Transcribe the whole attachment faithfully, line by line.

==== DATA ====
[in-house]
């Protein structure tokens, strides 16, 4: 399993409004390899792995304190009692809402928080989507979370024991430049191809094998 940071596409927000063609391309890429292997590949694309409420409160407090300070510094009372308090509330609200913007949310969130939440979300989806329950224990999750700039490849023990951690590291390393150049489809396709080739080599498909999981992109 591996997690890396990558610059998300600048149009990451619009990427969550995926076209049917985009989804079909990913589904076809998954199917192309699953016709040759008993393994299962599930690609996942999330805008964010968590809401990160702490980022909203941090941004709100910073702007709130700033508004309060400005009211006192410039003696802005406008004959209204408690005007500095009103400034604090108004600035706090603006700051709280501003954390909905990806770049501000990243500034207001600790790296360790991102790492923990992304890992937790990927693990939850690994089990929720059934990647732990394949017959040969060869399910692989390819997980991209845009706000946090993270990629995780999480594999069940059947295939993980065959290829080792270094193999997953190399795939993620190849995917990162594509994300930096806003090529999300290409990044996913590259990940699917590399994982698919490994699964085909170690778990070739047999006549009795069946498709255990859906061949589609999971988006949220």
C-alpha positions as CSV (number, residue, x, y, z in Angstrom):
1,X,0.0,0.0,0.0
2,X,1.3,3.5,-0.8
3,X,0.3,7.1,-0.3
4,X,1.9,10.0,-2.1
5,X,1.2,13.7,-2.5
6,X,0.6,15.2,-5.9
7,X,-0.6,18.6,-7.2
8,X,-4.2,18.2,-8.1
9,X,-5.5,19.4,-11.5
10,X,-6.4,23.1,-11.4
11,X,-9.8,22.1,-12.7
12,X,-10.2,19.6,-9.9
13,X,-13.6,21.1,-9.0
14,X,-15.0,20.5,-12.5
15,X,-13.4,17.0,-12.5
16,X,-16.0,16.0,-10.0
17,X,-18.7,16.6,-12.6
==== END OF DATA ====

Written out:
[in-house]
């Protein structure tokens, strides 16, 4: 399993409004390899792995304190009692809402928080989507979370024991430049191809094998 940071596409927000063609391309890429292997590949694309409420409160407090300070510094009372308090509330609200913007949310969130939440979300989806329950224990999750700039490849023990951690590291390393150049489809396709080739080599498909999981992109 591996997690890396990558610059998300600048149009990451619009990427969550995926076209049917985009989804079909990913589904076809998954199917192309699953016709040759008993393994299962599930690609996942999330805008964010968590809401990160702490980022909203941090941004709100910073702007709130700033508004309060400005009211006192410039003696802005406008004959209204408690005007500095009103400034604090108004600035706090603006700051709280501003954390909905990806770049501000990243500034207001600790790296360790991102790492923990992304890992937790990927693990939850690994089990929720059934990647732990394949017959040969060869399910692989390819997980991209845009706000946090993270990629995780999480594999069940059947295939993980065959290829080792270094193999997953190399795939993620190849995917990162594509994300930096806003090529999300290409990044996913590259990940699917590399994982698919490994699964085909170690778990070739047999006549009795069946498709255990859906061949589609999971988006949220």
C-alpha positions as CSV (number, residue, x, y, z in Angstrom):
1,X,0.0,0.0,0.0
2,X,1.3,3.5,-0.8
3,X,0.3,7.1,-0.3
4,X,1.9,10.0,-2.1
5,X,1.2,13.7,-2.5
6,X,0.6,15.2,-5.9
7,X,-0.6,18.6,-7.2
8,X,-4.2,18.2,-8.1
9,X,-5.5,19.4,-11.5
10,X,-6.4,23.1,-11.4
11,X,-9.8,22.1,-12.7
12,X,-10.2,19.6,-9.9
13,X,-13.6,21.1,-9.0
14,X,-15.0,20.5,-12.5
15,X,-13.4,17.0,-12.5
16,X,-16.0,16.0,-10.0
17,X,-18.7,16.6,-12.6